Moving on to (2), the formula presented--identifying "pivotal groups" as "religious voters, military voters or business voters -- [who] are often predominantly working class, red state voters"--is yet another variant on the "center-right country" narrative that has always been misleading at best, and is now wildly out of step with today's electorate. Indeed, if Tom Frank is wrong about anything it is about thinking that working-class voters are more susceptible to religious/culture-war politics, as opposed to more affluent voters--as Larry Bartells has persuasive argued in "What's the Matter with What's the Matter with Kansas?" (pdf) Moreover, as I've argued many times using GSS data, self-identified conservative voters are far more supportive of social spending than conservative political elites are. Indeed, they are much closer to liberal political elites.
The result of generally agreeing in principle to the above two points, while taking strong exception to how they are specifically articulated is in no wise trivial. Nor is what I take to be the cause: a data-friendly, if not data-driven progressive populist perspective that's fundamentally at odds with Obama's elitist progressive ideology--an ideology that is much more prone to cherry-picking its data.
MLK Upside Down
The divide between reasonable principle and misrepresentative example next grows into a chasm as Dr. Martin Luther King is painfully twisted to support the argument. First the principle:
The idea that opposition from major social institutions must be overcome and that the support or neutrality of specific social groups must be obtained is an unfamiliar notion in conventional American politics, but it is a fundamental axiom of successful movements for social change.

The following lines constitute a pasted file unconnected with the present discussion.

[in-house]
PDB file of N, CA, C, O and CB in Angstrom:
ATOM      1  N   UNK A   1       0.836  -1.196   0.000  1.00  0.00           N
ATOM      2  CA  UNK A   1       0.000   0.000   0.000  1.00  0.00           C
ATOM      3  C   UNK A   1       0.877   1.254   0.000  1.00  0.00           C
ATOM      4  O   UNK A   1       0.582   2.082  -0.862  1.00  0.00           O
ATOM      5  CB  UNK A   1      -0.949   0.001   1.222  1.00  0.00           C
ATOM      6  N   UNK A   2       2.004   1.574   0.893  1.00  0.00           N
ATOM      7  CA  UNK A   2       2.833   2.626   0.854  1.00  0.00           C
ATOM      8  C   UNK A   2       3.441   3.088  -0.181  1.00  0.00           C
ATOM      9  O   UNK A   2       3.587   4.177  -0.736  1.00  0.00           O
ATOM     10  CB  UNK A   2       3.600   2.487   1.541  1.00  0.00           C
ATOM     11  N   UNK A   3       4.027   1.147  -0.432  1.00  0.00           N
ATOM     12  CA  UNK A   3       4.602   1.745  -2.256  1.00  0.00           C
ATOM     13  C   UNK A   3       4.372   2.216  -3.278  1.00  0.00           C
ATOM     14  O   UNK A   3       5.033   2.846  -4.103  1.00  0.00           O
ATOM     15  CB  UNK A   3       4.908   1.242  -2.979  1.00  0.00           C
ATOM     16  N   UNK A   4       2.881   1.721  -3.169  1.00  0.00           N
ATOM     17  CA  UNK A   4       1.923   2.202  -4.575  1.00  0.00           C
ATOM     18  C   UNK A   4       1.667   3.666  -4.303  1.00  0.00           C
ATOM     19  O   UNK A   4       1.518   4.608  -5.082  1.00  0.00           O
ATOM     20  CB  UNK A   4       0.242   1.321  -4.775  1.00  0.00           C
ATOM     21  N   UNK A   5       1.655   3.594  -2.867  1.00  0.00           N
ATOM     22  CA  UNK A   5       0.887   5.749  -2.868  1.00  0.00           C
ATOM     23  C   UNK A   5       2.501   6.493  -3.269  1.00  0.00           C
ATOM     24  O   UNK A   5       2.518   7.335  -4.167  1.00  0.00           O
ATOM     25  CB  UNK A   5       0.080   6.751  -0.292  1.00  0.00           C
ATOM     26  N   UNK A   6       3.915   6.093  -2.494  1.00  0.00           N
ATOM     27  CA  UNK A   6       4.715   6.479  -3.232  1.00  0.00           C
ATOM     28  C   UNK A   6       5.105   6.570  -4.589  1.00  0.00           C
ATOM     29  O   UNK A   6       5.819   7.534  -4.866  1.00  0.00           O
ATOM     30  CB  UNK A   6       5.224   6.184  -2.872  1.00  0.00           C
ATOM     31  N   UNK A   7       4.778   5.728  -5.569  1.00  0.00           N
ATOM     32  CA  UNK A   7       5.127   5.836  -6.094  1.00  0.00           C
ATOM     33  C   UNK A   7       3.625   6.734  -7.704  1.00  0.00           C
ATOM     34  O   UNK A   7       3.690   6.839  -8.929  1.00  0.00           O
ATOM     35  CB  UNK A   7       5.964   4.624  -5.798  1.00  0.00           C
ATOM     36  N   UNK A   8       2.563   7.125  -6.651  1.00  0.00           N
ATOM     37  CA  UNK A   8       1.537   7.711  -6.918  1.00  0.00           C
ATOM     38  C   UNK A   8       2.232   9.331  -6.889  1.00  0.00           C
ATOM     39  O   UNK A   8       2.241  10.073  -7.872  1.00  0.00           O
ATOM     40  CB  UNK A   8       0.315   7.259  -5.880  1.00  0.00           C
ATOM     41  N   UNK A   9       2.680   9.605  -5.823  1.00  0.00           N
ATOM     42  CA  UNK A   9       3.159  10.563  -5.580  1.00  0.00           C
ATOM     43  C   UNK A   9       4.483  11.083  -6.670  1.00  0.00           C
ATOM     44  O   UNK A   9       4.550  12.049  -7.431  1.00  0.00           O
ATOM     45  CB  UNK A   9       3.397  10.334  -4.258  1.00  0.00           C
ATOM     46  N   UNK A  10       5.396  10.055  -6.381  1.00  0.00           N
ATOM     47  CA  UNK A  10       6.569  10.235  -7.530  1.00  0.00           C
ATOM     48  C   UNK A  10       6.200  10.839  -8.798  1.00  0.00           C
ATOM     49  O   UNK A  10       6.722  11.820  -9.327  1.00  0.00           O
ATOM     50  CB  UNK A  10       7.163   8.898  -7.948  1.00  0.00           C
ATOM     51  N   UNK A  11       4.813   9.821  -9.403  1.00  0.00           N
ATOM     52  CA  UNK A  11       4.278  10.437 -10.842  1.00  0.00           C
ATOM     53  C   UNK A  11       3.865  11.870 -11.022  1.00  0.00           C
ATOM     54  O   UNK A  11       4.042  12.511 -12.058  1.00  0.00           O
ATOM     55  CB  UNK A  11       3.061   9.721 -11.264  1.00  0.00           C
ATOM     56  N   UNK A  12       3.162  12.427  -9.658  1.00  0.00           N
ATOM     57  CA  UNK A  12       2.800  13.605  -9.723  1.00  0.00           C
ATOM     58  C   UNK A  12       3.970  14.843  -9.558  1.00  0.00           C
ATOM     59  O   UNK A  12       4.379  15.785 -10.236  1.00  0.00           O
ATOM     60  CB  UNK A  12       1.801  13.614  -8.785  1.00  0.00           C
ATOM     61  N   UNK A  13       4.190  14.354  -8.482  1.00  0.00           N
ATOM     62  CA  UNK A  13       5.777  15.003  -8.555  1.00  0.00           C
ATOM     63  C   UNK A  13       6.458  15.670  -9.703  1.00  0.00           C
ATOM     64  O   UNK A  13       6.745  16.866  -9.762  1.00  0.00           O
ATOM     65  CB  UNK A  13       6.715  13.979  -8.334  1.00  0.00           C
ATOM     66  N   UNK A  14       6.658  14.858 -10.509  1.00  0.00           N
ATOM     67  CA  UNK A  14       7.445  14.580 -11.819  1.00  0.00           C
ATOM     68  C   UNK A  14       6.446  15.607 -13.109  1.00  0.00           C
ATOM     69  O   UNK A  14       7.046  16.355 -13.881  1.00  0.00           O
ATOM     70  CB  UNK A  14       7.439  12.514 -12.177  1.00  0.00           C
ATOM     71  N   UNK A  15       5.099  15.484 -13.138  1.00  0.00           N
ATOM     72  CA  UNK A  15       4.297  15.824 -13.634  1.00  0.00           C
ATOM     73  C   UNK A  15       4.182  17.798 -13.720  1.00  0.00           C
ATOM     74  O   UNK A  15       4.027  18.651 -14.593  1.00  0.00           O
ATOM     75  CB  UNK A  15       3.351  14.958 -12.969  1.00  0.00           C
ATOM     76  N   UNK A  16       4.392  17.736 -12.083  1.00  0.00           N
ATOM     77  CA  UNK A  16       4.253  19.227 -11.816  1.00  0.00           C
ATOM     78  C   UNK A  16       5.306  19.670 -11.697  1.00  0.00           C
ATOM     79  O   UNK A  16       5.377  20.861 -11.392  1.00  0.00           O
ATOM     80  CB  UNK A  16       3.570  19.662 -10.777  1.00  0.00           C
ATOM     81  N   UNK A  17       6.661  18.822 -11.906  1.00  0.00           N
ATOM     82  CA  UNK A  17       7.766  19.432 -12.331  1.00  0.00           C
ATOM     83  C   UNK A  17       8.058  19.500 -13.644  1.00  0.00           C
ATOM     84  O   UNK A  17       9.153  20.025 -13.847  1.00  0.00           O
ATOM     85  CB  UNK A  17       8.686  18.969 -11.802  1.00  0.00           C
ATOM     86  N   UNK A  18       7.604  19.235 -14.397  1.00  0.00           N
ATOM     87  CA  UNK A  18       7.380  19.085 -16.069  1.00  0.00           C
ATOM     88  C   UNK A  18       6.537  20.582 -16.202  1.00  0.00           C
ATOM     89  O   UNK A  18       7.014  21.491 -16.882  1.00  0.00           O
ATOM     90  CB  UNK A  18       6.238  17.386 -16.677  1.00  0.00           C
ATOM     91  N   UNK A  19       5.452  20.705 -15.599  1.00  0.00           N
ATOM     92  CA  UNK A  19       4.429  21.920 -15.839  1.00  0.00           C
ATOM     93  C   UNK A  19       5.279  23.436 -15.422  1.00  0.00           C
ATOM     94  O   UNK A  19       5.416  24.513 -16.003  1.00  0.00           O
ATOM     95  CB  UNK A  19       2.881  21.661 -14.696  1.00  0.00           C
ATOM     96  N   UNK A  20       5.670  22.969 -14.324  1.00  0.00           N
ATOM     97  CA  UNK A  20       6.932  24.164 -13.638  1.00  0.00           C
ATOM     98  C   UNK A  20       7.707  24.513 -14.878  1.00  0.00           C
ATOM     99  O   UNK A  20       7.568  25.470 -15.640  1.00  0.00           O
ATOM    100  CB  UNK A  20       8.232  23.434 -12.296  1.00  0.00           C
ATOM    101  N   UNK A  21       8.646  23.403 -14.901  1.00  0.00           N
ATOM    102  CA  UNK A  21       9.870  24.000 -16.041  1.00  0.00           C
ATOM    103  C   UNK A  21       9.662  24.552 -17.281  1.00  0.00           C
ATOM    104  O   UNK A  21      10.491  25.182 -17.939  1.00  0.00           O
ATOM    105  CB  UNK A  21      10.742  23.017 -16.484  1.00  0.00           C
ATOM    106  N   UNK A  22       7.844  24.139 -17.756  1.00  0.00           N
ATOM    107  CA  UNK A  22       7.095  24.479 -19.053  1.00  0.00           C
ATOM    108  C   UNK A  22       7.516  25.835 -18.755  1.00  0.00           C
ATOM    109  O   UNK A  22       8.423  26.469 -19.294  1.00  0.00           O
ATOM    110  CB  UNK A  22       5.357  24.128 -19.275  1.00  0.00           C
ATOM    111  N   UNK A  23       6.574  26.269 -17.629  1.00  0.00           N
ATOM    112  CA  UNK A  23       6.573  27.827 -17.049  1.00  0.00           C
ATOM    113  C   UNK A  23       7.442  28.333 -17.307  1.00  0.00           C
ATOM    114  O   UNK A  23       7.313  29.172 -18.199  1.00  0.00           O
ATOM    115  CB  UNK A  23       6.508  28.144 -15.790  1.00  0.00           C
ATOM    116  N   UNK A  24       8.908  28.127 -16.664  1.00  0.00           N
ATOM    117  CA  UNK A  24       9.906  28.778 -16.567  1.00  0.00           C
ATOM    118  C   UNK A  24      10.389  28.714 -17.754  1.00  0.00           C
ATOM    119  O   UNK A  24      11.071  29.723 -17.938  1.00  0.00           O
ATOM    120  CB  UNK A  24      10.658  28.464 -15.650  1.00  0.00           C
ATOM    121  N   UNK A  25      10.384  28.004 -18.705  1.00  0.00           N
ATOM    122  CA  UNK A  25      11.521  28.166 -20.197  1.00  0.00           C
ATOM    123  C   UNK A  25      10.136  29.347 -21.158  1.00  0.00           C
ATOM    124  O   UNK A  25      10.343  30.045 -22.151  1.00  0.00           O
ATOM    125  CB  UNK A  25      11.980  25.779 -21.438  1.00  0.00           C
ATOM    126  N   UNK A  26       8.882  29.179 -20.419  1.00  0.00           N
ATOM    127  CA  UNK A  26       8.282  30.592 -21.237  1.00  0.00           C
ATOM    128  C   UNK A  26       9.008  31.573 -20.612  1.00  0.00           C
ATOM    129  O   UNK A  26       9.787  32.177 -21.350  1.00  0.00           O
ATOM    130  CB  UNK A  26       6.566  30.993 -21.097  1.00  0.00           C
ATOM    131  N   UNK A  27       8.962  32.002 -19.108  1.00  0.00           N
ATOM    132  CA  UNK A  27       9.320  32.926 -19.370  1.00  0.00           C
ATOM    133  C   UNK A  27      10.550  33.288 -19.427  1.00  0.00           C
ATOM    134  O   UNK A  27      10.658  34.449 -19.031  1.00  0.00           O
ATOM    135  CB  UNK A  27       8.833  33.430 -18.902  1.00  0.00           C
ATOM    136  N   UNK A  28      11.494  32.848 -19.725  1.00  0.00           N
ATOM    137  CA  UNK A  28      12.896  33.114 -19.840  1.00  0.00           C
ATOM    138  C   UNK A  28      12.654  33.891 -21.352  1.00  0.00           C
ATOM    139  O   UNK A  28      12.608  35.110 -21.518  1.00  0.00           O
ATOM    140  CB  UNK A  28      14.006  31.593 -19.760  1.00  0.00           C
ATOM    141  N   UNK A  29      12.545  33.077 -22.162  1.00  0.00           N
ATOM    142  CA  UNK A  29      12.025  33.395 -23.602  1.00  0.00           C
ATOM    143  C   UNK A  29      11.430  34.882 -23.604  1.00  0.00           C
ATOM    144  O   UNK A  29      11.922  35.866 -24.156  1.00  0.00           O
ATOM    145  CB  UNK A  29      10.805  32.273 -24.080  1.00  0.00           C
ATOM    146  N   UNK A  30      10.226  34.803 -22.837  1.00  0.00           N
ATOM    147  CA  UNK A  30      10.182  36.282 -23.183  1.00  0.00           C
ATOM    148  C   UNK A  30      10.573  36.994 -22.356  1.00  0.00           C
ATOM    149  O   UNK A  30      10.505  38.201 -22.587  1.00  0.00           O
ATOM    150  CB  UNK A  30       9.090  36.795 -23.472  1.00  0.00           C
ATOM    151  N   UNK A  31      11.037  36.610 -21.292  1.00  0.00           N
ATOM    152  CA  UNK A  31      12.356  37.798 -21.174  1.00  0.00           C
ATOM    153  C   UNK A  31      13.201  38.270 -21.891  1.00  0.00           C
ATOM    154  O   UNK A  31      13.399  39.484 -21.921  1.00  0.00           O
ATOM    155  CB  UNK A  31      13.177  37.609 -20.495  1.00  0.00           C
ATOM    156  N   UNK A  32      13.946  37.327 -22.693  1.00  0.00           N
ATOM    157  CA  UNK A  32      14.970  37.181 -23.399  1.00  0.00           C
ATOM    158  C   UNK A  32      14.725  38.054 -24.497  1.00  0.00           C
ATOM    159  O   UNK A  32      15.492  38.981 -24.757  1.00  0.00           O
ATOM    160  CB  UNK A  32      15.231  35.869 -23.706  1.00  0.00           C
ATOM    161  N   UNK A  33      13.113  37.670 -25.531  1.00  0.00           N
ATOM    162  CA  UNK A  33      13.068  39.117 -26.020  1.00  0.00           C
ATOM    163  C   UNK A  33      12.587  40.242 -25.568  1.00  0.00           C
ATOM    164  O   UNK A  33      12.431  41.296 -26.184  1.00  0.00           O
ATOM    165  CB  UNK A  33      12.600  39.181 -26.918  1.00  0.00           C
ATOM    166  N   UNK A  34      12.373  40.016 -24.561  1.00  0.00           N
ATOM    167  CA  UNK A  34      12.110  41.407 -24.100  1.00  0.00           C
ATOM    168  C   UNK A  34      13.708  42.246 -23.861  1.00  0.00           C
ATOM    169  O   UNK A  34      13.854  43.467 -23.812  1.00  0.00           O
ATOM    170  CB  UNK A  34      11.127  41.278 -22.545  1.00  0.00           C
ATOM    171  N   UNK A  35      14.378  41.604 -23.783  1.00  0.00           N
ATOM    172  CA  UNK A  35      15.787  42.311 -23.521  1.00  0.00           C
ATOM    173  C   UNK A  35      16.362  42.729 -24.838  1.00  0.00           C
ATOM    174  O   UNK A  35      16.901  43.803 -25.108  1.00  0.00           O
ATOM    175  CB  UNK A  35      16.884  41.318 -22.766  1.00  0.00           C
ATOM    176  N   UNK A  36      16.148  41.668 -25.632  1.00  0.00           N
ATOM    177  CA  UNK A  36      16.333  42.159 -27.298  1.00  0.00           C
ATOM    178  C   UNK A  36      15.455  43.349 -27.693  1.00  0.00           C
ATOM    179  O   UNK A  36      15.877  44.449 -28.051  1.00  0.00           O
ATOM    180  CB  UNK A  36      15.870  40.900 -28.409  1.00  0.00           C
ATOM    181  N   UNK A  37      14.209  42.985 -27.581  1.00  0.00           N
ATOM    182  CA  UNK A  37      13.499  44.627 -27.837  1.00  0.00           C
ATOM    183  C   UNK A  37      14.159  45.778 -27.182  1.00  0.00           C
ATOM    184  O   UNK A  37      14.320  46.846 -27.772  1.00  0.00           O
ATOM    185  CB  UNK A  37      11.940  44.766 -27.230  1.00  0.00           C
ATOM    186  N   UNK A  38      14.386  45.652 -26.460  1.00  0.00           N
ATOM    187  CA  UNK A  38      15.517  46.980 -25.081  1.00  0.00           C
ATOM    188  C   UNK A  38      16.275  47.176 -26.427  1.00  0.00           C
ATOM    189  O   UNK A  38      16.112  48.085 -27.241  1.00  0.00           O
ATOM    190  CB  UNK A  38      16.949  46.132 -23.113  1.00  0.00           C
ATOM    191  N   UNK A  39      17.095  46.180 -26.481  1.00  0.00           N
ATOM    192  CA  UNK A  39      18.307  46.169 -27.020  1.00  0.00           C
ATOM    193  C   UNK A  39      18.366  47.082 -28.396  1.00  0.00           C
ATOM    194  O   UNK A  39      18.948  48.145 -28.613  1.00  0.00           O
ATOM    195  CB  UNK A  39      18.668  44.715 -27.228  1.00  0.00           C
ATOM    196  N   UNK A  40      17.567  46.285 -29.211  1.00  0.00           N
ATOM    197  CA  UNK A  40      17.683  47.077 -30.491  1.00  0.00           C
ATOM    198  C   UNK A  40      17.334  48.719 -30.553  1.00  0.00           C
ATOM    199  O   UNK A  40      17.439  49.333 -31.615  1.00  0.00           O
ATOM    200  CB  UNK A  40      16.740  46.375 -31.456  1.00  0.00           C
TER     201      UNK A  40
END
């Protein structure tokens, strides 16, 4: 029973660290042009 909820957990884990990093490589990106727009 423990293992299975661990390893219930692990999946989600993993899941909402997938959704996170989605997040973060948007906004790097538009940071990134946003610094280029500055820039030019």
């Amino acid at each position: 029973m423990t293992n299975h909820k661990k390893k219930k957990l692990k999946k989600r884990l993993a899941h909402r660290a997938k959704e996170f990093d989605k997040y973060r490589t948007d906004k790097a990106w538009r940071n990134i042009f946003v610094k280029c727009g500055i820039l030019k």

Then the painful twisting:
Martin Luther King's strategy in overcoming Southern segregation (which Obama studied in the 1980's) included both successful negotiations with the municipal power brokers in cities like Montgomery and Birmingham in order to moderate their opposition to integration and also extensive but less successful efforts to build economic alliances with lower income whites and other non-elite groups. King considered that social reforms supported by only a knife-edged majority coalition of the educated and the non-white poor were substantially more likely to produce polarization and backlash rather than steady social advance
There are so many things wrong with this presentation of history one hardly knows where to begin. King was not entering into a coalition with the white power structure, and even if he had, that would not have constituted "a knife-edged majority coalition."
Quite to the contrary, King was very clear in seeing that power structure as the enemy--not just his enemy, but the enemy of poor whites as well. And "poor whites" in the South included virtually all of the working class, including his jailers, as is clearly shown in his classic speech, "The Drum Major Instinct":
The other day I was saying, I always try to do a little converting when I'm in jail. And when we were in jail in Birmingham the other day, the white wardens and all enjoyed coming around the cell to talk about the race problem. And they were showing us where we were so wrong demonstrating. And they were showing us where segregation was so right. And they were showing us where intermarriage was so wrong. So I would get to preaching, and we would get to talking--calmly, because they wanted to talk about it. And then we got down one day to the point--that was the second or third day--to talk about where they lived, and how much they were earning. And when those brothers told me what they were earning, I said, "Now, you know what? You ought to be marching with us. [laughter] You're just as poor as Negroes." And I said, "You are put in the position of supporting your oppressor, because through prejudice and blindness, you fail to see that the same forces that oppress Negroes in American society oppress poor white people. (Yes) And all you are living on is the satisfaction of your skin being white, and the drum major instinct of thinking that you are somebody big because you are white. And you're so poor you can't send your children to school. You ought to be out here marching with every one of us every time we have a march."